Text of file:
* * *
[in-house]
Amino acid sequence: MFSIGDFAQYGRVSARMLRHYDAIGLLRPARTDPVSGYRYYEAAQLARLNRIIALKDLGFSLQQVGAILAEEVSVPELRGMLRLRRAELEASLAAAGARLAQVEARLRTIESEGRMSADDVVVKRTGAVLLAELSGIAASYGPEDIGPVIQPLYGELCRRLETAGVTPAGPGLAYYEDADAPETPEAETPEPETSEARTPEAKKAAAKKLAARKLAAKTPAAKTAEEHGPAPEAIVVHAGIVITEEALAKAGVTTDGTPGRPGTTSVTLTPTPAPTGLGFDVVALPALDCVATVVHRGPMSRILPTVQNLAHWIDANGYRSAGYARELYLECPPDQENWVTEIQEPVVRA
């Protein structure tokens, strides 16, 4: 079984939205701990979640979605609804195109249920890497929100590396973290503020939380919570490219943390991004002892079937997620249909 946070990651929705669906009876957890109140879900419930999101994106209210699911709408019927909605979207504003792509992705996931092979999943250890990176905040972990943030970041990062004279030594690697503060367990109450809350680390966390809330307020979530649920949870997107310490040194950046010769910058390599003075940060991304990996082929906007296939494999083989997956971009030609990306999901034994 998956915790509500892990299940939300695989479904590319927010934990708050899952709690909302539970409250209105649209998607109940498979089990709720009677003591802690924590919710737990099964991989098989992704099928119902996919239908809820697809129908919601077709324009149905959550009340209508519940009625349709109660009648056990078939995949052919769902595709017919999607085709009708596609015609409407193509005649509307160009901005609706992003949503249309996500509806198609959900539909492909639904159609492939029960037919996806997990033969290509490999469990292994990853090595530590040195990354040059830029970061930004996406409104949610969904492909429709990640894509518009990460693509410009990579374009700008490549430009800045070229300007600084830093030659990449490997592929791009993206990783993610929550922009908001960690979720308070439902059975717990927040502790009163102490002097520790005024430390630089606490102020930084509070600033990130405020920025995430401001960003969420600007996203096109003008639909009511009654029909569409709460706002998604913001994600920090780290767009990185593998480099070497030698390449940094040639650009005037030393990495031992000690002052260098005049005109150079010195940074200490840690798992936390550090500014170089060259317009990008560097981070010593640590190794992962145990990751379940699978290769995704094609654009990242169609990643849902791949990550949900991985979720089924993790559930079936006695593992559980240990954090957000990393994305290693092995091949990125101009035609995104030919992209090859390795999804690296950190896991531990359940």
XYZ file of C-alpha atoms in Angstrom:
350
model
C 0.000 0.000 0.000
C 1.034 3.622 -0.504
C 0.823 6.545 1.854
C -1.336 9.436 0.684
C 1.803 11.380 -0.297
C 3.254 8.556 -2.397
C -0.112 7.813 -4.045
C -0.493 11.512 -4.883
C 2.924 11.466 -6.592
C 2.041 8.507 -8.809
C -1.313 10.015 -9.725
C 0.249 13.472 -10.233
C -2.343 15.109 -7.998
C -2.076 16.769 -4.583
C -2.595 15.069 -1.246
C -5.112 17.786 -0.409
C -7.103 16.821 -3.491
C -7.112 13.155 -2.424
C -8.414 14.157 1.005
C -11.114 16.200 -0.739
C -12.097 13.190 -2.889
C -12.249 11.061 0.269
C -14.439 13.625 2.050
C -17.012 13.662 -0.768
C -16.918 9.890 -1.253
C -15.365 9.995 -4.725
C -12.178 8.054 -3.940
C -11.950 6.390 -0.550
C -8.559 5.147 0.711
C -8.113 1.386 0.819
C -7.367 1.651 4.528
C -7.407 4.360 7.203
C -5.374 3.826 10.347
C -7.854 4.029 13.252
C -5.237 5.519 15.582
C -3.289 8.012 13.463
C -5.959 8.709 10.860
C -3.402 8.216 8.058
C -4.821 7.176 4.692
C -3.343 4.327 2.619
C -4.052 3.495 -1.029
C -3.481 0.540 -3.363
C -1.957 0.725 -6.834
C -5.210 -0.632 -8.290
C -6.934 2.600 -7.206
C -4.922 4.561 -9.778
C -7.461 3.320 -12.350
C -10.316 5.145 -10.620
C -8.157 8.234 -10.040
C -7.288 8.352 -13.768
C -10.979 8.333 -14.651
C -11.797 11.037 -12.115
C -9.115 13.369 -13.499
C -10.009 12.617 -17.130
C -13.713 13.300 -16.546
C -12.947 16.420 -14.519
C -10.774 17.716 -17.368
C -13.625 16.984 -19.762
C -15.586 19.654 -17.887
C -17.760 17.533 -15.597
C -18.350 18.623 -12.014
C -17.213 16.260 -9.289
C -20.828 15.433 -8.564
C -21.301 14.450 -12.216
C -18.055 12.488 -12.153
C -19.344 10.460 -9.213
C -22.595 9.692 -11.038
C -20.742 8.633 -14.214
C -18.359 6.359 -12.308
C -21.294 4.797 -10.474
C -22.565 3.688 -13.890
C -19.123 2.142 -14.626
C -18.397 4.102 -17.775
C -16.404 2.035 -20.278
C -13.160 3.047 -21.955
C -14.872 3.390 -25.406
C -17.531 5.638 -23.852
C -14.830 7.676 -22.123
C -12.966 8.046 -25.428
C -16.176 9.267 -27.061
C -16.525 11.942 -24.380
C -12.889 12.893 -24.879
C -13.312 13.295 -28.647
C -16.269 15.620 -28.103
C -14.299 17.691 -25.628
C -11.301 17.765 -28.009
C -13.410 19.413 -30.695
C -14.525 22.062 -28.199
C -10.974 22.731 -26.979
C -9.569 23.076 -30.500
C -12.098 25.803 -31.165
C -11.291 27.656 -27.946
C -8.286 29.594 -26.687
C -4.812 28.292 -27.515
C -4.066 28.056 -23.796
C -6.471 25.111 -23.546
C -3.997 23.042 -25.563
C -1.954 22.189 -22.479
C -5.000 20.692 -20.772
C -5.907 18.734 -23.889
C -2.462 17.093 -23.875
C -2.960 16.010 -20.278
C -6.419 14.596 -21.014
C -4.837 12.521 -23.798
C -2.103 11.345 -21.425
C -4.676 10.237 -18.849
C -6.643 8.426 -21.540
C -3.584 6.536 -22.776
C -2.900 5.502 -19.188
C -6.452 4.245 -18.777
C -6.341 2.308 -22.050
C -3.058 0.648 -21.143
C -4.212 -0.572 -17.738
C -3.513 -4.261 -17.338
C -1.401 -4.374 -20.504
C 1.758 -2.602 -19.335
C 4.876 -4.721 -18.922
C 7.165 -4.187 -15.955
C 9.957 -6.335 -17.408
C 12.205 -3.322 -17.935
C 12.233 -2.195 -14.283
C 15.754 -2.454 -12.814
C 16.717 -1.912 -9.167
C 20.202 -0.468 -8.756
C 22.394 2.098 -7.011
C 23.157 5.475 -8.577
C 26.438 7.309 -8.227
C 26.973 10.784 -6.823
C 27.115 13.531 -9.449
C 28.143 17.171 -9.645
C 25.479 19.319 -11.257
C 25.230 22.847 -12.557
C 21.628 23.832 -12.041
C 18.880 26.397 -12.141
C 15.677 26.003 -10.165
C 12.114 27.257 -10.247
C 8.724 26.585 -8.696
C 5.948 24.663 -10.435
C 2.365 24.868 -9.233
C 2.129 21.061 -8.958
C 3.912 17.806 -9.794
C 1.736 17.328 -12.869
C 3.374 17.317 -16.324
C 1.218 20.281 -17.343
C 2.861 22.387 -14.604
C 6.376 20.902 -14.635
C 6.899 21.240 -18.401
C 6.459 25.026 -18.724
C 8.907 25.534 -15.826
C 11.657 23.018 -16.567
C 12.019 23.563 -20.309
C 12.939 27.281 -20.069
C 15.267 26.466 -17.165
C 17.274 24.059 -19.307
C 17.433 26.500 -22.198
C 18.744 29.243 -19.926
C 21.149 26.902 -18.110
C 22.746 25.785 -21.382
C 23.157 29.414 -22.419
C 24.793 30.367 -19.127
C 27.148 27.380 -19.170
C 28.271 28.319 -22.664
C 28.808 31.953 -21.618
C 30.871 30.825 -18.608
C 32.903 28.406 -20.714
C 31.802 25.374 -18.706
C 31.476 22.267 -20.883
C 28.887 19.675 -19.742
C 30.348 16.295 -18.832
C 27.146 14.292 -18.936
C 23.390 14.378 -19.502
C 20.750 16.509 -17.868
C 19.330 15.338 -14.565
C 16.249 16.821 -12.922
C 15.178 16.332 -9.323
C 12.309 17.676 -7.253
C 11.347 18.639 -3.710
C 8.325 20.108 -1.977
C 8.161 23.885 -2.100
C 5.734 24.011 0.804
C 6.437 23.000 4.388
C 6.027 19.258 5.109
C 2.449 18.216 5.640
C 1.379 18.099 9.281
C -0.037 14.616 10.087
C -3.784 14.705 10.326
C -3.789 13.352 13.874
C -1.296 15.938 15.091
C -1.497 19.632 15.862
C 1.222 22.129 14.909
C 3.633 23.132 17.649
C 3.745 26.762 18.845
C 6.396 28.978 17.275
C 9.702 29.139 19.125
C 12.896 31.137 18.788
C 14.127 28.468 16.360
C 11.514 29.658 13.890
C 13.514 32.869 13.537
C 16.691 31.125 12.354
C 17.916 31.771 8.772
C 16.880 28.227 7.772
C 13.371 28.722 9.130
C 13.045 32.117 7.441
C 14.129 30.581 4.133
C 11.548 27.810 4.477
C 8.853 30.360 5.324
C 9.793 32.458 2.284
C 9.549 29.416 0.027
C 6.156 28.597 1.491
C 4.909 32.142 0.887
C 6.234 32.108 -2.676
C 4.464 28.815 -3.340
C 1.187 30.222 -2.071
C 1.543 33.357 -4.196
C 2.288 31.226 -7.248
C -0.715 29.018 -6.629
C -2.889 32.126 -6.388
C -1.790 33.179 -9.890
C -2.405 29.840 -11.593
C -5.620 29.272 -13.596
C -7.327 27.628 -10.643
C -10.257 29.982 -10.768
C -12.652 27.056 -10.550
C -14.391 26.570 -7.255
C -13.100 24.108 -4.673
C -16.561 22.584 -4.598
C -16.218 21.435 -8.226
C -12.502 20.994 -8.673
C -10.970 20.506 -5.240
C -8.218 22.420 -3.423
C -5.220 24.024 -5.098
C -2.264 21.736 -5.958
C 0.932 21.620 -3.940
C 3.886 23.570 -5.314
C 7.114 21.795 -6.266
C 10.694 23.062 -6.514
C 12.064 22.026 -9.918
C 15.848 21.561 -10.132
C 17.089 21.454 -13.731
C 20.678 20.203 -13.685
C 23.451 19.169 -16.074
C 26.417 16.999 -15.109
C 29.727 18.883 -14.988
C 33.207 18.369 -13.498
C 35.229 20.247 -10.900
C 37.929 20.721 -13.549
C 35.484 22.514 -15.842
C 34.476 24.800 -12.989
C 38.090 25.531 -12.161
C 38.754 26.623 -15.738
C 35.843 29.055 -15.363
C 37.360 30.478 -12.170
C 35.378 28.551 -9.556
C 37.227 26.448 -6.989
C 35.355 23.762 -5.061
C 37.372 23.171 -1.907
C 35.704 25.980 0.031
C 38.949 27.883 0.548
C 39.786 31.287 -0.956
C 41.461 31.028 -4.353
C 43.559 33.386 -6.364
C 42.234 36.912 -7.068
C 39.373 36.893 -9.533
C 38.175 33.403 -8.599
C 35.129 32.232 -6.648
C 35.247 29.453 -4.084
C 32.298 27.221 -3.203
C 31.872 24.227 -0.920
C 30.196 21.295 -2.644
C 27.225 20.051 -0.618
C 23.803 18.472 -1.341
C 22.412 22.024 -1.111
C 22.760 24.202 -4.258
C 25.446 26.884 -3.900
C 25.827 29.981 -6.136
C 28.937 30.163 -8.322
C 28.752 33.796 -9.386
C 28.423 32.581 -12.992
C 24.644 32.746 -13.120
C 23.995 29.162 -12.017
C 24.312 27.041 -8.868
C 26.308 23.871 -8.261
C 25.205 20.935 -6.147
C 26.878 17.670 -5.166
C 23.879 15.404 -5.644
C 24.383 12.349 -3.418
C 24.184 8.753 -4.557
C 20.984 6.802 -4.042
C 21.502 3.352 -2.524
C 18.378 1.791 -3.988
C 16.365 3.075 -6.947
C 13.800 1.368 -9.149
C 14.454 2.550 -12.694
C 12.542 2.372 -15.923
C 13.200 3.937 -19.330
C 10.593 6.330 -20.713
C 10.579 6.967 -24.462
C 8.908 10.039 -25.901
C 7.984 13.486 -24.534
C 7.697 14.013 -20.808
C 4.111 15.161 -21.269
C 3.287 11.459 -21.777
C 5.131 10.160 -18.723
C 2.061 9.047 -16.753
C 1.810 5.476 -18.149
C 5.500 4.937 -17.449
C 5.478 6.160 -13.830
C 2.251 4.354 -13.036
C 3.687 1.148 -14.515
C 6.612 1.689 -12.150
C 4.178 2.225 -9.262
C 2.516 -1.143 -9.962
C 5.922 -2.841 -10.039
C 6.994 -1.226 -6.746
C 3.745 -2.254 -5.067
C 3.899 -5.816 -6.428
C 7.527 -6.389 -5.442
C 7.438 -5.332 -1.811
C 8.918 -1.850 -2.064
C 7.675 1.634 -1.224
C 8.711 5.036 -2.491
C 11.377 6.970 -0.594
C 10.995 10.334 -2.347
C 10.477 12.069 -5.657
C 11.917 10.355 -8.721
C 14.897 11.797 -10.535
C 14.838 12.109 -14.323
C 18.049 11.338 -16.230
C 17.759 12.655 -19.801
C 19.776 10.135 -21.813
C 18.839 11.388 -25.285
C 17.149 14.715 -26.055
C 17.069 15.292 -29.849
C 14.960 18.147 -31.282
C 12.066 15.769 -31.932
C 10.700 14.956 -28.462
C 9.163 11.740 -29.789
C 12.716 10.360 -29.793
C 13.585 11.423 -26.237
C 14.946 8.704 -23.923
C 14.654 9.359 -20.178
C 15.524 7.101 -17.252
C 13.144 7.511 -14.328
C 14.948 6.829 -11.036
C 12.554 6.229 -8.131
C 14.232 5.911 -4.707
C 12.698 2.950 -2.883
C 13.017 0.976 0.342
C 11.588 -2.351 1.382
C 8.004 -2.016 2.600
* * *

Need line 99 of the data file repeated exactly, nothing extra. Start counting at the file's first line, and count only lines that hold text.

C -8.286 29.594 -26.687